The Persian ironwood (Parrotia persica) was thought to be the only member of its genus until Chinese ironwood (Parrotia subaequalis) was identified as a sibling species in 1992.
The layered canopy of our oldest Persian ironwood (Parrotia persica) shimmers as leaves dance in the wind, mimicking clusters of defocused lights. In summer, your entire field of vision is bathed in vibrant greens; in autumn, a warm butterscotch yellow. This species is known for its brilliant foliage, ranging in color from lime yellow to orange, crimson and purple. Some trees, like this specimen in the Centre Street beds, favor a particular color, while others offer a dashing display of the entire range (sometimes all on one leaf).
Given the plant’s brilliant fall foliage, one might think the genus name “Parrotia” pays tribute to the parrot bird, known for its similarly colorful feathers. But, in fact, the genus name honors Friedrich W. Parrot, a German naturalist, who collected plants in the Caspian Hyrcanian forests region in the 1820s. In 1829, he became famous for making the first recorded summit of Turkey’s towering Mount Ararat. Like Parrot and his climbing crew, this plant is hardy and durable. Its close-grained wood is so dense and strong that people in its native habitat liken it to iron and build bridges, tool handles, and telephone poles out of it.
Native to the Caspian Hyrcanian mixed forests of northern Iran and southeastern Azerbaijan, the species arrived at Harvard Botanical Gardens in Cambridge in 1880 and was introduced to the Arboretum one year later, with this accession (2230*A). This and subsequent Arboretum specimens are believed to be the parent plants of most Parrotia persica trees grown in the United States today.
Like other members of the witch-hazel family (Hamamelidaceae), Parrotia’s otherworldly flowers bloom in late winter—earlier than most. Glowing red when light passes through them, they are without petals, consisting only of small, crimson stamens (stalk-like structures where the plant’s pollen is produced). Do be careful once these flowers morph into fruit pods. Persian ironwoods employ the “drying squeeze catapult” method of seed dispersal: as the fruit capsules dry and shrink in size, pressure builds inside the chamber, ultimately causing the seed inside to come shooting out with great force.
The bark—initially smooth, and gray-brown—exfoliates as the tree ages, producing a mosaic of brown, gray, and silver. Its branches pivot at unexpected angles due to a feature known as self-grafting, where touching branches fuse over time. This makes for a lattice of limbs as well as sinewy trunks that call to mind a grandparent’s hands. Persian ironwoods may be grown single-trunked or multi-stemmed. The branches of cultivated specimens often grow low to the ground, giving the tree a shape that is as wide as it is tall. They tend to reach 20–40 feet (6–12 meters) in height, with single trunked specimens spreading 15–30 feet (5–9 meters) wide. Arboretum accession 2230*A, planted behind the hickories along Centre Street in 1881, is a multi-leadered (multi-stemmed) tree. At about 63 feet (19 meters) high, it is the tallest cultivated specimen in the world.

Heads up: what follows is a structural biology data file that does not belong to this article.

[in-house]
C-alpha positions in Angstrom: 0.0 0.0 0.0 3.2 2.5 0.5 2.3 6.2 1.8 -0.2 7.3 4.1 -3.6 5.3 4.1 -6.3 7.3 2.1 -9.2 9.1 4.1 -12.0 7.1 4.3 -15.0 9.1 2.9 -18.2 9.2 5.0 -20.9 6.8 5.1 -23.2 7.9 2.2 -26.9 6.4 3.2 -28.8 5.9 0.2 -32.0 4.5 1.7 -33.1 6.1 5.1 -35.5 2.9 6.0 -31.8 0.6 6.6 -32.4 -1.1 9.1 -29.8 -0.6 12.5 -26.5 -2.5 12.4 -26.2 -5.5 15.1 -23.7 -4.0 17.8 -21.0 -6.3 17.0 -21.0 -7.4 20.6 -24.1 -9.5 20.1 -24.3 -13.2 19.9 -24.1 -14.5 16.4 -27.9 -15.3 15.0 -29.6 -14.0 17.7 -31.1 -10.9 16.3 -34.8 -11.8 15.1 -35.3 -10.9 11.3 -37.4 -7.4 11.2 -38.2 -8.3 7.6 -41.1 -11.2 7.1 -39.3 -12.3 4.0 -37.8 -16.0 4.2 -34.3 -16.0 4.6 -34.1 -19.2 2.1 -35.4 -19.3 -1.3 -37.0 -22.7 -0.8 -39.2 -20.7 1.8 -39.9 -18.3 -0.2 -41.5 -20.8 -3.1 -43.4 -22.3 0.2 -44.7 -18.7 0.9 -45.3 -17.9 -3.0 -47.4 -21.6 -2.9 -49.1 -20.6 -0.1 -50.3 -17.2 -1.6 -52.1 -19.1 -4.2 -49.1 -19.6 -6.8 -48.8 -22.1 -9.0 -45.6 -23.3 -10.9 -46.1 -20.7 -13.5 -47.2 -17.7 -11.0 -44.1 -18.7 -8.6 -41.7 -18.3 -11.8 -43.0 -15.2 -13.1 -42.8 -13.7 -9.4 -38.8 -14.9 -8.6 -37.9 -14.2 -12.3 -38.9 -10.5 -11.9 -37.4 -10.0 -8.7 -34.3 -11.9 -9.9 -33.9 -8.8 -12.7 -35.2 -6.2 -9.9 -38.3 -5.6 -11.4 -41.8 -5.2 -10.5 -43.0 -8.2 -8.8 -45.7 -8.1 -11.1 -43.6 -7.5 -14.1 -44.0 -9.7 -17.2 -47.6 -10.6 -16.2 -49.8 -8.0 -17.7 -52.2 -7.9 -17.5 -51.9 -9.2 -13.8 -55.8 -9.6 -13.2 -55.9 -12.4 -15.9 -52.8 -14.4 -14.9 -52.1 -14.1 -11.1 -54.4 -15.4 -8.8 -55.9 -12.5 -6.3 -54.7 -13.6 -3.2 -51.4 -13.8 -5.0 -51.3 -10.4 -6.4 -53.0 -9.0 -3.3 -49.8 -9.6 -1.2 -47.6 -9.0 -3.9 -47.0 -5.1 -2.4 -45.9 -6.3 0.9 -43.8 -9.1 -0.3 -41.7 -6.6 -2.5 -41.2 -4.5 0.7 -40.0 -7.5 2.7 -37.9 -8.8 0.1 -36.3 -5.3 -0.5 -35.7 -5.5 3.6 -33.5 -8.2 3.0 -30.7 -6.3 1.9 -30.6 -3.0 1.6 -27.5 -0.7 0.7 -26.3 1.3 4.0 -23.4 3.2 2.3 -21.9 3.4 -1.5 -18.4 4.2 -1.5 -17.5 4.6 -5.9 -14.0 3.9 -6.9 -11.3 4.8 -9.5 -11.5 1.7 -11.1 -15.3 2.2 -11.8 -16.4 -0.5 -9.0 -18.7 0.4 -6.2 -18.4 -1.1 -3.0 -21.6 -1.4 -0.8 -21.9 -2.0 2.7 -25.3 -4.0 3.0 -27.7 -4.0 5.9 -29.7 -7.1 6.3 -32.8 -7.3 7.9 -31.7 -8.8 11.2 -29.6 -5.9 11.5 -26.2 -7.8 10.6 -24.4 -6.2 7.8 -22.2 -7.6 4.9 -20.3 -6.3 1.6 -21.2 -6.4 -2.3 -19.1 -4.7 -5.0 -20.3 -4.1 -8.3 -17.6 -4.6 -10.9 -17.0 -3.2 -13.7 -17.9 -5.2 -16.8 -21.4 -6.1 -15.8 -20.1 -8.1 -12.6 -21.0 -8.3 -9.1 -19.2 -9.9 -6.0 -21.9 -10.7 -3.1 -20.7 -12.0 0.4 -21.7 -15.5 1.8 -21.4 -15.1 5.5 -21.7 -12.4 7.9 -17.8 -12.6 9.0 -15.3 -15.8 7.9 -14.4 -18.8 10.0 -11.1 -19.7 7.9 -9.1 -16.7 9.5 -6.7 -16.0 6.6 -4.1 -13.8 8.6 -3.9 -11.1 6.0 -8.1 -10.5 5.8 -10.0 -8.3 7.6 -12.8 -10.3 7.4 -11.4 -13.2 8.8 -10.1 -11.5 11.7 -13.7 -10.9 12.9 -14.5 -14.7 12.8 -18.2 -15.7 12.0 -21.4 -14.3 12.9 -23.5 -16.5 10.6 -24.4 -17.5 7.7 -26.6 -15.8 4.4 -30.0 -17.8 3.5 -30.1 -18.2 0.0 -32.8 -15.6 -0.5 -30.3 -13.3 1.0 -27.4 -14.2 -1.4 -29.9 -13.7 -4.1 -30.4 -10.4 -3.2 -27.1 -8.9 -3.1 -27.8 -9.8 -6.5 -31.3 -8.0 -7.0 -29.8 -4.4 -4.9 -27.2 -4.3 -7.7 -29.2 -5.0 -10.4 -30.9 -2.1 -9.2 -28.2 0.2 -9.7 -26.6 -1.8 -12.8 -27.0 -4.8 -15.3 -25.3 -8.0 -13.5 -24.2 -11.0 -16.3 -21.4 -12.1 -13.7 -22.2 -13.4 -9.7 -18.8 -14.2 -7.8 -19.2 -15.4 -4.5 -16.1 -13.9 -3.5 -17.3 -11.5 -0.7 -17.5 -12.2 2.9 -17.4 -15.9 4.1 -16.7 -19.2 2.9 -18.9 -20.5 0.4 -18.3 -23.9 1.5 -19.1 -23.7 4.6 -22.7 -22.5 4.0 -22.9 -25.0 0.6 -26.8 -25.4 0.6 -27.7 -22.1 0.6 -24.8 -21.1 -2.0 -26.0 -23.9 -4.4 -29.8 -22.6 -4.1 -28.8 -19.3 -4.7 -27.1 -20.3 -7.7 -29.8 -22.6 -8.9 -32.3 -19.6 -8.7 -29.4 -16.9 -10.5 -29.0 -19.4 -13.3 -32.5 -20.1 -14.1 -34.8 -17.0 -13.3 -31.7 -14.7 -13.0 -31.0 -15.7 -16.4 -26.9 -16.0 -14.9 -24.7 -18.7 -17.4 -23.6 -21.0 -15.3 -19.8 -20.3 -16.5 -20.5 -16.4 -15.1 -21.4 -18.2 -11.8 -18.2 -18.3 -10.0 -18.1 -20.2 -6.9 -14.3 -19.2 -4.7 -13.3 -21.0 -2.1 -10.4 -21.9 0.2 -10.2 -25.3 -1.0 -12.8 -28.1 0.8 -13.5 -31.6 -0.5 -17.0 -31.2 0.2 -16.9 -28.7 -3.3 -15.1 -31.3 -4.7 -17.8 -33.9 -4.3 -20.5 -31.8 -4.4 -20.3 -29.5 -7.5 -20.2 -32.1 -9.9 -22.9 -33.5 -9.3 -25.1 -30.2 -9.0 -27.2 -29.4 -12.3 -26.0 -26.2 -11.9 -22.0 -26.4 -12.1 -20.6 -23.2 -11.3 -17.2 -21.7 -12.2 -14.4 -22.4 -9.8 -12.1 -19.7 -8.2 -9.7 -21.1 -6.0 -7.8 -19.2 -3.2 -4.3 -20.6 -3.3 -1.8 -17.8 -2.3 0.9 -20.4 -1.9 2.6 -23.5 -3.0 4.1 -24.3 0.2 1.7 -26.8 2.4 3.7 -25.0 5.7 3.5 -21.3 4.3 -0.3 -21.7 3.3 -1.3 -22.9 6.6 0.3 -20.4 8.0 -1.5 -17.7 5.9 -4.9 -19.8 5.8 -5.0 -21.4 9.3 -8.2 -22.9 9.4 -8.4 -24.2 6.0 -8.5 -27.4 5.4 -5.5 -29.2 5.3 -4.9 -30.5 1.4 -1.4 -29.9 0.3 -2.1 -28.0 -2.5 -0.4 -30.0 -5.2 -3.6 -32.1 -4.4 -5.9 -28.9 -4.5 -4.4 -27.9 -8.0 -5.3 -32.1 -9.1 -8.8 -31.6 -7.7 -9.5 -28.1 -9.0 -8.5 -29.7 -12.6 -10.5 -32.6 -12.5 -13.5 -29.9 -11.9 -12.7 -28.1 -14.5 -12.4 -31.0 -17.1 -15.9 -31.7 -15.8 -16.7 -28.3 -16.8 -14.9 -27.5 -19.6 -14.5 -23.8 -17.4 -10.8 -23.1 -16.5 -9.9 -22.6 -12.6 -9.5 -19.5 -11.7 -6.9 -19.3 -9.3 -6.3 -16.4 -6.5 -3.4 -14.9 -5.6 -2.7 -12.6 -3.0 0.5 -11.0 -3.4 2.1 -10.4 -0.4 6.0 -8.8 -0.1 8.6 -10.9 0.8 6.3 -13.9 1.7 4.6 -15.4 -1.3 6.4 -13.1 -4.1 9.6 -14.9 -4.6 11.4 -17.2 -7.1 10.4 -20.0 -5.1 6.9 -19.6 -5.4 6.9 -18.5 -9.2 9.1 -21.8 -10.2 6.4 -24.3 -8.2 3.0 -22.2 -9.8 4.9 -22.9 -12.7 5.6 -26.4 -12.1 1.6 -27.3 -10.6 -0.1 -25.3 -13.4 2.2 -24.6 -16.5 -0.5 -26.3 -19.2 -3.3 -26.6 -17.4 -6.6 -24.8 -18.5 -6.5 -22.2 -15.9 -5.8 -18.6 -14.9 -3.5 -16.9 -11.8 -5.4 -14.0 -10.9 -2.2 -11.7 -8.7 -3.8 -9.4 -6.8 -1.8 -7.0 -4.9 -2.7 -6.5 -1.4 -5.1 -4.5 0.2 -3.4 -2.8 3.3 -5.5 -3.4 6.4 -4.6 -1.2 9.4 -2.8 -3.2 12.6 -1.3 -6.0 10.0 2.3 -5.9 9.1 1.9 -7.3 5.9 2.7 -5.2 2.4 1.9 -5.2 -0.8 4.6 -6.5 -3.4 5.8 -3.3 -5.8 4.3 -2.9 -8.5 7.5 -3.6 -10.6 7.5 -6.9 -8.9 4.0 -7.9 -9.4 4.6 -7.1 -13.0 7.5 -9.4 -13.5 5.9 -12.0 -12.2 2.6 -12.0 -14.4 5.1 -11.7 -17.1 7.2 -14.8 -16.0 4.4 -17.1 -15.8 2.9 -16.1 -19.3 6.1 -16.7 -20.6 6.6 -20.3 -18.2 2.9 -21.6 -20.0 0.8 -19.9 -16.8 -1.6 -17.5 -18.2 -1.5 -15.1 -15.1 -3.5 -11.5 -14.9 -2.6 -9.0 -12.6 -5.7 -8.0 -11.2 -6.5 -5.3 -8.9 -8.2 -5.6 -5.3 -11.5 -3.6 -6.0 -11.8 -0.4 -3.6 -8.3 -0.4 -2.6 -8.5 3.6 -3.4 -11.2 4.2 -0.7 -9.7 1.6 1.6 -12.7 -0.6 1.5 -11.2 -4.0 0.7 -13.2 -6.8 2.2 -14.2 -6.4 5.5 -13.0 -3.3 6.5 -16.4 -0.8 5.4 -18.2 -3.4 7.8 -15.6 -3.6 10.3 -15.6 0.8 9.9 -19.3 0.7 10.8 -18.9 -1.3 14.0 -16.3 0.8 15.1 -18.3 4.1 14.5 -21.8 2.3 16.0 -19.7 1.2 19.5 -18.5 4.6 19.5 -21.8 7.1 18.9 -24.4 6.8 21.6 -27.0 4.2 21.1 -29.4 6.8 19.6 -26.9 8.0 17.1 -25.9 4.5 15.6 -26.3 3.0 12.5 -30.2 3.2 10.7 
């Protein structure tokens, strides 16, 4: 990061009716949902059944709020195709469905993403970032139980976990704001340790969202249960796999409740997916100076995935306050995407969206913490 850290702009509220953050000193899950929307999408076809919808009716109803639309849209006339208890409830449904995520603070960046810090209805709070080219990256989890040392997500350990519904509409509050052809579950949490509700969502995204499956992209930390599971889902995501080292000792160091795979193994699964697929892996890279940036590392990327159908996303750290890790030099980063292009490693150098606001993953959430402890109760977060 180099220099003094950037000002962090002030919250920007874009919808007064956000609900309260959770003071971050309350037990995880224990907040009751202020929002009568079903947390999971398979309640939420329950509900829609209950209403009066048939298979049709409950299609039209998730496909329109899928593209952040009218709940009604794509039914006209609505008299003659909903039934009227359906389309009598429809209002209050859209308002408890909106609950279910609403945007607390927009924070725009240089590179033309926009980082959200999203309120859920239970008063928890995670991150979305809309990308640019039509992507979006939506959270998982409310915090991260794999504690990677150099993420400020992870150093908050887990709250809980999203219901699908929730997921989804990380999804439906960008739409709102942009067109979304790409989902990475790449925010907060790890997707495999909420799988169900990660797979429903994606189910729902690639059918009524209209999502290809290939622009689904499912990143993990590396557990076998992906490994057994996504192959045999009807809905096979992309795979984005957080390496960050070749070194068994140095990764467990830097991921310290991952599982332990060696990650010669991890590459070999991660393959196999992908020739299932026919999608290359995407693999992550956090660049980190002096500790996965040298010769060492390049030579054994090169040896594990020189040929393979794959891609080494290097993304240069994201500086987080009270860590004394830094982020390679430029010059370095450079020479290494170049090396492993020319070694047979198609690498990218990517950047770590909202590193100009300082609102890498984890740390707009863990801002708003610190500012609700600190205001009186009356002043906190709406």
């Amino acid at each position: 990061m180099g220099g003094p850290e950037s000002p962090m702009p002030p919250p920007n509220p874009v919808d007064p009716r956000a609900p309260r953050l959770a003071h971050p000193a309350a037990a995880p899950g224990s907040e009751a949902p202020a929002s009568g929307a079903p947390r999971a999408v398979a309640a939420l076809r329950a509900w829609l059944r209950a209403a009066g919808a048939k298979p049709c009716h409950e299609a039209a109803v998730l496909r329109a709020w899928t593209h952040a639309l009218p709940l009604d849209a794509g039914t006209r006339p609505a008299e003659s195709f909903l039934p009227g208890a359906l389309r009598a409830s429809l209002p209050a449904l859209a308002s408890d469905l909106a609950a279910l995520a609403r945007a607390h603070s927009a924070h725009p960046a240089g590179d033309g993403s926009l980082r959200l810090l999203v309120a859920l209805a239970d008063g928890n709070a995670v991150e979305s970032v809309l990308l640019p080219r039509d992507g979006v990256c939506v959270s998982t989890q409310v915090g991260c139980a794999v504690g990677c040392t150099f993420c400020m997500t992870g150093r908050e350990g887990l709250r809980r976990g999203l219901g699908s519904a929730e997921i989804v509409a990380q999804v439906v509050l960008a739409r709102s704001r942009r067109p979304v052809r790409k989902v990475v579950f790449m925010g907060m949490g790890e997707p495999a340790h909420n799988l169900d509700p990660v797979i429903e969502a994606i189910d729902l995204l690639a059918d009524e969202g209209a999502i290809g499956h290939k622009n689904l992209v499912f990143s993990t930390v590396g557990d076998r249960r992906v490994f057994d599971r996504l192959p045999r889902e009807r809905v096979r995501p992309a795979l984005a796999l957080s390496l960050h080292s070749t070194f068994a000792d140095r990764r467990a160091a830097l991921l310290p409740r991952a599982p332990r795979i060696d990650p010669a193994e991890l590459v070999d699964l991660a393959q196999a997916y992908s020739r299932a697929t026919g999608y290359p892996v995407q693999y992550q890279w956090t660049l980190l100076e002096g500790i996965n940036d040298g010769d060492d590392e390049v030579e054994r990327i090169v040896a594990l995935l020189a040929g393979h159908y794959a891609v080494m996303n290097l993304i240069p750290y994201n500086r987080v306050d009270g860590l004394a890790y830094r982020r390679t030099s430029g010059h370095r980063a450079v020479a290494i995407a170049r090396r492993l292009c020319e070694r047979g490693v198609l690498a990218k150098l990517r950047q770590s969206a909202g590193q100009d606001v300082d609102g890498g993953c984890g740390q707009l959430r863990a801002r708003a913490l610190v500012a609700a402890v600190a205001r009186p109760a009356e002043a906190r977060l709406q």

Viewing this plant in-person? Look for these defining characteristics:
About Our Collection
Most of the Parrotia grown in the United States are thought to have originated from collections sent to the Arnold Arboretum, beginning with the cutting received in 1881.
The genus Parrotia has only two known species—Parrotia persica and P. subaequalis. The latter was first collected in China in 1935, but only properly assigned to the Parrotia genus in 1992. Until then, the genus was believed to be monotypic—having only one species.
The most evolutionarily advanced of the genera in the witch-hazel family, Parrotia did away with showy, insect-attracting petals on its flowers and relies mainly on wind for pollination.
The Persian ironwood is resistant to most diseases and pests, drought hardy, and tolerant of periods of intense cold and heat. This makes it a highly adaptable tree that has thrived under cultivation around the world in all types of landscapes.
To meet the limitations of landscapes with less planting space, three cultivated varieties with narrower, vase-shaped crowns are available today: ‘Vanessa’, ‘Ruby Vase’, and ‘Persian Spire.’ In 2014, ‘Vanessa’ was named Urban Tree of the Year by the Society of Municipal Arborists.
One of sixteen Persian ironwoods found in the Arboretum, this specimen is also one of the oldest plants in all the Arboretum’s collections. It was given to the Arboretum in 1881 by Harvard University’s on-campus Botanic Garden, which no longer exists.
In 2007, the International Dendrology Society listed this Persian ironwood as the tallest known representative of the species. At that time, it measured more than 69 feet (21 meters) tall.
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